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Telephone: A Novel by Percival Everett
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Telephone: A Novel (original 2020; edition 2020)

by Percival Everett (Author)

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22123123,171 (3.85)38
Zach Wells is a perpetually dissatisfied geologist-slash-paleobiologist. Expert in a very narrow area-the geological history of a cave forty-four meters above the Colorado River in the Grand Canyon-he is a laconic man who plays chess with his daughter, trades puns with his wife while she does yoga, and dodges committee work at the college where he teaches. After a field trip to the desert yields nothing more than a colleague with a tenure problem and a student with an unwelcome crush on him, Wells returns home to find his world crumbling. His daughter has lost her edge at chess, she has developed mysterious eye problems, and her memory has lost its grasp. Powerless in the face of his daughter's slow deterioration, he finds a mysterious note asking for help tucked into the pocket of a jacket he's ordered off eBay. Desperate for someone to save, he sets off to New Mexico in secret on a quixotic rescue mission. A deeply affecting story about the lengths to which loss and grief will drive us, Telephone is a Percival Everett novel we should have seen coming all along, one that will shake you to the core as it asks questions about the power of narrative to save.… (more)
Member:Jonathan5
Title:Telephone: A Novel
Authors:Percival Everett (Author)
Info:Graywolf Press (2020), 224 pages
Collections:Your library
Rating:*****
Tags:None

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Telephone by Percival Everett (2020)

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» See also 38 mentions

Showing 1-5 of 22 (next | show all)
Big letdown after reading Trees. ( )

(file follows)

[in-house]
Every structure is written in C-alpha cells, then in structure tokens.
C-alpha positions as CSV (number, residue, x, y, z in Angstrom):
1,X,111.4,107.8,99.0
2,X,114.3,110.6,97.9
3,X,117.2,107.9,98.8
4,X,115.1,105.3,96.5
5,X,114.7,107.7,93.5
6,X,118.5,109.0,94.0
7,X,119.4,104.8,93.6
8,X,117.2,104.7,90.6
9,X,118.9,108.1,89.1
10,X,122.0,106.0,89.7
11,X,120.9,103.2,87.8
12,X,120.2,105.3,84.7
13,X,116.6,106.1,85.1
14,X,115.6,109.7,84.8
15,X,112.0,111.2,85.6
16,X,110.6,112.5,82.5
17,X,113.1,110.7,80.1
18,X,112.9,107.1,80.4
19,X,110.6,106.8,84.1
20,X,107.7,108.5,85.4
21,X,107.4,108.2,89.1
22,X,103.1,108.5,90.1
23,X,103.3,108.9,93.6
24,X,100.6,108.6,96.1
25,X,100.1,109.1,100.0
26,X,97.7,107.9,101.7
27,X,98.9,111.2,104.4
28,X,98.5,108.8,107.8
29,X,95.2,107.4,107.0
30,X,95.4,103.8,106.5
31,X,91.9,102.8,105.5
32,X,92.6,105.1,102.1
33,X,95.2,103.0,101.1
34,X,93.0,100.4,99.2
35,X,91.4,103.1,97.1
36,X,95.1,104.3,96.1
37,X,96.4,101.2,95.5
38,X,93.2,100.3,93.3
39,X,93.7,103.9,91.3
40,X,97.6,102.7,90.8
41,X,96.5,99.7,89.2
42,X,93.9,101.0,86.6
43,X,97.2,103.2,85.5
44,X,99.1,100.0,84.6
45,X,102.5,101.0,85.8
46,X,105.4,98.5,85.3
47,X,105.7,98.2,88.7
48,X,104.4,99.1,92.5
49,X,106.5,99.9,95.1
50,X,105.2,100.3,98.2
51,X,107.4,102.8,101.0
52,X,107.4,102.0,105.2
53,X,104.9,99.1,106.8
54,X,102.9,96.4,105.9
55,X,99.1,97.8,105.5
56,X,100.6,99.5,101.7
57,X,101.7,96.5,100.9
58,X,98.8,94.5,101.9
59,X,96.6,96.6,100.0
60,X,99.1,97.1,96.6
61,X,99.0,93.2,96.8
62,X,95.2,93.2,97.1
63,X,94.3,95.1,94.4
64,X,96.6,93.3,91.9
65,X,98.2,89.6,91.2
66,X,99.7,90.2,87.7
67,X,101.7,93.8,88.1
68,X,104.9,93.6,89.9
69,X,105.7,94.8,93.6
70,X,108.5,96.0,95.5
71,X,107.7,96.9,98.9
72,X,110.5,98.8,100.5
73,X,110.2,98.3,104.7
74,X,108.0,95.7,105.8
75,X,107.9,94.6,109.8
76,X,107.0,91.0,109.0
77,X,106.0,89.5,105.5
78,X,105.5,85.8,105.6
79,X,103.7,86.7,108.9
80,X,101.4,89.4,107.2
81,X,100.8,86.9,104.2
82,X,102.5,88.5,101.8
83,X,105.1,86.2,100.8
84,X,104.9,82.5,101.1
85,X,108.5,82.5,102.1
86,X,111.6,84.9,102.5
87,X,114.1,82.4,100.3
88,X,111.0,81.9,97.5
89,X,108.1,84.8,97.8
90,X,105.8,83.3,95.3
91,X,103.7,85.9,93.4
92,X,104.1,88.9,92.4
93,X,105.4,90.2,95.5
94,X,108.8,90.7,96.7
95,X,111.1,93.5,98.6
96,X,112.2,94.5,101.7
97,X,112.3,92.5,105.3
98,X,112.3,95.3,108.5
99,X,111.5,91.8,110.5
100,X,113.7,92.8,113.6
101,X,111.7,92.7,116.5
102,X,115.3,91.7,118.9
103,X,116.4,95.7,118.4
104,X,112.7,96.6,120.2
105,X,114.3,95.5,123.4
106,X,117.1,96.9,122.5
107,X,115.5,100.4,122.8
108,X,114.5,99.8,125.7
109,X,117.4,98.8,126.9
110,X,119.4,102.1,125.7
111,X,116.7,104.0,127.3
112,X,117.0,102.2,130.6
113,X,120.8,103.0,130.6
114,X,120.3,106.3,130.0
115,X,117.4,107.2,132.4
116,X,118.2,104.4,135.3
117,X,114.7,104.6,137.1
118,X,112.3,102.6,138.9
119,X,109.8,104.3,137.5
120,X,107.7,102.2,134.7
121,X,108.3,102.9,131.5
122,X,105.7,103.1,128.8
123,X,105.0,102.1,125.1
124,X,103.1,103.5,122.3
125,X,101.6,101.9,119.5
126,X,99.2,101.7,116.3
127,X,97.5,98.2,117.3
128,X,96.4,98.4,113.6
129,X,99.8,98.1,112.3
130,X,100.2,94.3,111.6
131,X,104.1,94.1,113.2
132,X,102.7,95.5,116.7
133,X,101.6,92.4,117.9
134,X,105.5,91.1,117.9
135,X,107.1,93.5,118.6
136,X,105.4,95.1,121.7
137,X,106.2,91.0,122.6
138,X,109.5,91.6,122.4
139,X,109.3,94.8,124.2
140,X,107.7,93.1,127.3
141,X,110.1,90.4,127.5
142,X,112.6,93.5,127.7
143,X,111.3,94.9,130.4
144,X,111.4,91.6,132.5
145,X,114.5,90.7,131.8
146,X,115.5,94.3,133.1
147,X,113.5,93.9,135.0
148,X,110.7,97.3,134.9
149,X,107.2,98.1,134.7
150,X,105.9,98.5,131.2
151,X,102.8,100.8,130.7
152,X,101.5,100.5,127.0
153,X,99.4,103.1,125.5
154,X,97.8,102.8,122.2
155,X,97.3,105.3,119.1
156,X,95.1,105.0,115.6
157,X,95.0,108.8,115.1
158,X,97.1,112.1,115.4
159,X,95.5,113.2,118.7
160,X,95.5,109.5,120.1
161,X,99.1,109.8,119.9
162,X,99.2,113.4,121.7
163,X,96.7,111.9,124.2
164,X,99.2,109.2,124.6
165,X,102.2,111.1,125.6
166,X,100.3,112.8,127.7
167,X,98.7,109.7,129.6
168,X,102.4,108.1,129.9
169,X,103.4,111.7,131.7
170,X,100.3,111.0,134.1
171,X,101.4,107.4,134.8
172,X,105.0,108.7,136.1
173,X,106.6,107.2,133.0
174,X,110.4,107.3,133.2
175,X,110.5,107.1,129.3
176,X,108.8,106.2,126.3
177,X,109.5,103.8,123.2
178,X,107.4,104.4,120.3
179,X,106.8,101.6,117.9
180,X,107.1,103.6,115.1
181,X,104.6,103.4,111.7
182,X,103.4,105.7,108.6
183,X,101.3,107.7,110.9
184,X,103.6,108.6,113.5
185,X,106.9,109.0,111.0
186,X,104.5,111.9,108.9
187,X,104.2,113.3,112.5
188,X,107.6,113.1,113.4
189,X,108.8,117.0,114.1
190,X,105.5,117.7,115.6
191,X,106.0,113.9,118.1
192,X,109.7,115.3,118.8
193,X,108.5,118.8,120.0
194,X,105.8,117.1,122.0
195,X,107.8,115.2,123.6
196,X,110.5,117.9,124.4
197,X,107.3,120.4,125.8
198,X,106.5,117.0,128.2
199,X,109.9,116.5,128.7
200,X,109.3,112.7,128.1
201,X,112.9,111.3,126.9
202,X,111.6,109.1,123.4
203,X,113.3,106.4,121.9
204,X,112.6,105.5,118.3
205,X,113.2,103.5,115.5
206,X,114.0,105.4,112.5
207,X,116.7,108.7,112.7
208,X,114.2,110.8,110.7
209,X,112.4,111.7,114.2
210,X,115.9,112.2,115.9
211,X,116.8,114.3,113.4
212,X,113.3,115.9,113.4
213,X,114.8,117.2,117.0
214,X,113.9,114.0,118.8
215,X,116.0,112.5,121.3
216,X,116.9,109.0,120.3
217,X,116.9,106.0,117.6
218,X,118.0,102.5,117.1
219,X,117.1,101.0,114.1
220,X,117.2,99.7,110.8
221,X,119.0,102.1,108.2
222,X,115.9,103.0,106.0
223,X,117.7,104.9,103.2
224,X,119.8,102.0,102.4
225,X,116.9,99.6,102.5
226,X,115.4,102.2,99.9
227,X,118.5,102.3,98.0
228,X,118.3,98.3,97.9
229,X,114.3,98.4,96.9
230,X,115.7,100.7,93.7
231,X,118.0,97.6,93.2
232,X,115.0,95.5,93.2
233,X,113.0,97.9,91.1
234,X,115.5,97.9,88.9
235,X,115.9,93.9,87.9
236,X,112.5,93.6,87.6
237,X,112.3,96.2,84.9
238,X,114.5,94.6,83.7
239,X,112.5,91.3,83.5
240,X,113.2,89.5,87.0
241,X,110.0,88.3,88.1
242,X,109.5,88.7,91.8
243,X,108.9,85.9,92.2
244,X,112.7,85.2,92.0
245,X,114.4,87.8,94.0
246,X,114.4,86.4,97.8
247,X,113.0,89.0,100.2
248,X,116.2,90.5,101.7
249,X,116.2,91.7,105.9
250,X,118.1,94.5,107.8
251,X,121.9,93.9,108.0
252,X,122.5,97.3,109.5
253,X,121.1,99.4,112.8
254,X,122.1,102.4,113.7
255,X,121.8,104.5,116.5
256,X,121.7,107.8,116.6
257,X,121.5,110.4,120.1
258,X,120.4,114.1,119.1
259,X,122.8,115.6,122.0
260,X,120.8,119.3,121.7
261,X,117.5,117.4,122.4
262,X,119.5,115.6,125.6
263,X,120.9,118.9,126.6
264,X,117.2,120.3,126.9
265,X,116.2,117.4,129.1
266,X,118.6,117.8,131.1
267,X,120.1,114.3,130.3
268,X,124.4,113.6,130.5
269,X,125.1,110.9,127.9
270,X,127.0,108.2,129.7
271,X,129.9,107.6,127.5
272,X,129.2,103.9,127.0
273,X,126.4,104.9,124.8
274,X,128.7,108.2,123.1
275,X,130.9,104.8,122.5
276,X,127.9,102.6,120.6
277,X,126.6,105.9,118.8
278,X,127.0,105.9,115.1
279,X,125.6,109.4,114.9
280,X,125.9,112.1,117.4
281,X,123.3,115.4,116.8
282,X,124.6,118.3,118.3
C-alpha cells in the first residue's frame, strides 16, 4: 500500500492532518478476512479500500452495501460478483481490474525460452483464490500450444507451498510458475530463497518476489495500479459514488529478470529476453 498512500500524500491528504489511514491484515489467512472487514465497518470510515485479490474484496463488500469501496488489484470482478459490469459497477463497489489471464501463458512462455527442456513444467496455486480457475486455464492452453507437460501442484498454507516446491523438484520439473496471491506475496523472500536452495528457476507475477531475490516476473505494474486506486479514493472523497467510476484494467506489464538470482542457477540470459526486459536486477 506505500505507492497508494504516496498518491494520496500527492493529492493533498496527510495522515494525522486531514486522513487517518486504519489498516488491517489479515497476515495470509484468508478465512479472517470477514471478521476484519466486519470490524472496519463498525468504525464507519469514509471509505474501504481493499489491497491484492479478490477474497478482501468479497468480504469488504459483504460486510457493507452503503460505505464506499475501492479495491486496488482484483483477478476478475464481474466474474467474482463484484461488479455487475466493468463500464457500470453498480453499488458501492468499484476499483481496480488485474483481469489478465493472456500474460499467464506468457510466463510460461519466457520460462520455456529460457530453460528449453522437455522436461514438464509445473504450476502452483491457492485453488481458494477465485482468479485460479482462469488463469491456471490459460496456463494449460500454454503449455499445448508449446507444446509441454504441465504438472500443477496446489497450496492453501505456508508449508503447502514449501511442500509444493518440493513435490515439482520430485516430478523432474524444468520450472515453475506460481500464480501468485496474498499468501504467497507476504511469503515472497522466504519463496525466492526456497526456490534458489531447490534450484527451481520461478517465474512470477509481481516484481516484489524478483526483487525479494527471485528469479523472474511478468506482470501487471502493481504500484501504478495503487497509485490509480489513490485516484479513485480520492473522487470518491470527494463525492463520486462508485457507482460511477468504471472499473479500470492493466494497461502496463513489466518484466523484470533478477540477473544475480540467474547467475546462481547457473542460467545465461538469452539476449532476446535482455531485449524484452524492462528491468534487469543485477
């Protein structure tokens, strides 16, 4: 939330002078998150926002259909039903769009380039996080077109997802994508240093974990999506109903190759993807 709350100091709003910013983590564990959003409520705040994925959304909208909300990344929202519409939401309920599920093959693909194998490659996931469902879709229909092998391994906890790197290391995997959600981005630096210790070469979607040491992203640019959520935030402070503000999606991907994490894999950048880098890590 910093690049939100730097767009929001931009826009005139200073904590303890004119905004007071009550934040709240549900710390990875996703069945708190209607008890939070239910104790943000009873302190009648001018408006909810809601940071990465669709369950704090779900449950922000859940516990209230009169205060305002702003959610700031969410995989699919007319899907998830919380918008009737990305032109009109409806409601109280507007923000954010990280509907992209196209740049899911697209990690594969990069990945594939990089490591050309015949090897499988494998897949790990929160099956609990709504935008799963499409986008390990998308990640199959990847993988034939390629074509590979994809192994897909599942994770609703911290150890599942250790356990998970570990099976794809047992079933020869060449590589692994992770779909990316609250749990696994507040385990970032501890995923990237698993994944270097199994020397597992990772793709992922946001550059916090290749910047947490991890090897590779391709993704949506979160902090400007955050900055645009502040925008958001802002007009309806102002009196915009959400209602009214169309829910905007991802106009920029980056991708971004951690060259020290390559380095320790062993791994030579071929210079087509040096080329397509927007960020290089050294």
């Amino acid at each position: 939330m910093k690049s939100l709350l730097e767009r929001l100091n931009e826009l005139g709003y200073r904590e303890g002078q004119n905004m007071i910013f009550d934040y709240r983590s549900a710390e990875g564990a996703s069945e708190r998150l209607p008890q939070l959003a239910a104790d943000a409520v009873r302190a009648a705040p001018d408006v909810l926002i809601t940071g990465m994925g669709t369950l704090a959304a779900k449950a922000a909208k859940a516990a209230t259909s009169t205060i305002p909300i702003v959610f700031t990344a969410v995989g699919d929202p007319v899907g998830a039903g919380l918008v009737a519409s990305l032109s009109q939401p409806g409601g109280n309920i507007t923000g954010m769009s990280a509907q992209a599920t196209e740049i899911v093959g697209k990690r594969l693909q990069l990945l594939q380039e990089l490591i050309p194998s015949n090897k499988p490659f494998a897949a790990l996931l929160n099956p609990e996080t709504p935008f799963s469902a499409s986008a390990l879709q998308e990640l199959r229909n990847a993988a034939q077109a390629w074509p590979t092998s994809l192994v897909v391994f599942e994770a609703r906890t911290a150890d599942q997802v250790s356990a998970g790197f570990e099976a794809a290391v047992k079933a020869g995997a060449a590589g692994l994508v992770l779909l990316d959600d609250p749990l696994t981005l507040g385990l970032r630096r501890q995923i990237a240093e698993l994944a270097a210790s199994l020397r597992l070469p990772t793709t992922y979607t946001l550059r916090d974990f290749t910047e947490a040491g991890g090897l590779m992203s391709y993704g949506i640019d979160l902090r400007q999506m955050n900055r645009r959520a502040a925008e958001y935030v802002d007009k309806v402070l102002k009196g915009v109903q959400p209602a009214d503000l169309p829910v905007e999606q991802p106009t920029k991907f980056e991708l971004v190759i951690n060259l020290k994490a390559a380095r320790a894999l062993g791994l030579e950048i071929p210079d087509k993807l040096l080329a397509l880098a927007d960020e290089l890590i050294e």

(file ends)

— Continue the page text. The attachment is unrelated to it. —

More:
37143Birnbaum | Jan 7, 2024 |
litertainment ( )
  postsign | Dec 28, 2023 |
I know Percival Everett is a genius, so I'm assuming much of what he is writing goes way, way over my head. Spinning plates that are invisible to me. This is Everett book #2 for me and I do know the uniqueness of this particular book is that there are actually three versions of 'Telephone' in existence, and they vary plotwise. That is neat, but I don't think I will be reading all three versions. (Too many books... Hell, too many Percival Everett books to get around to!) Creating three narratives in three books sure is spinning plates on another level! I'm surprised no one else has written three parallel books (as far as I know), but leave it to Everett to give it a try. Regardless of my dull brain, I do feel Everett should be more widely read, so I keep trucking on. I can always find some gems in an Everett book. I do love that no matter how much Everett seems to want to hold the reader at arm's length, with his curmudgeonly characters, all of it is still very endearing, no matter how much the characters (or Everett) try to shove the reader away. (Remember, I'm basing this on two of his books. This one, plus 'Virgil Russell'.) For what it's worth, I read the B/2/Yellow version.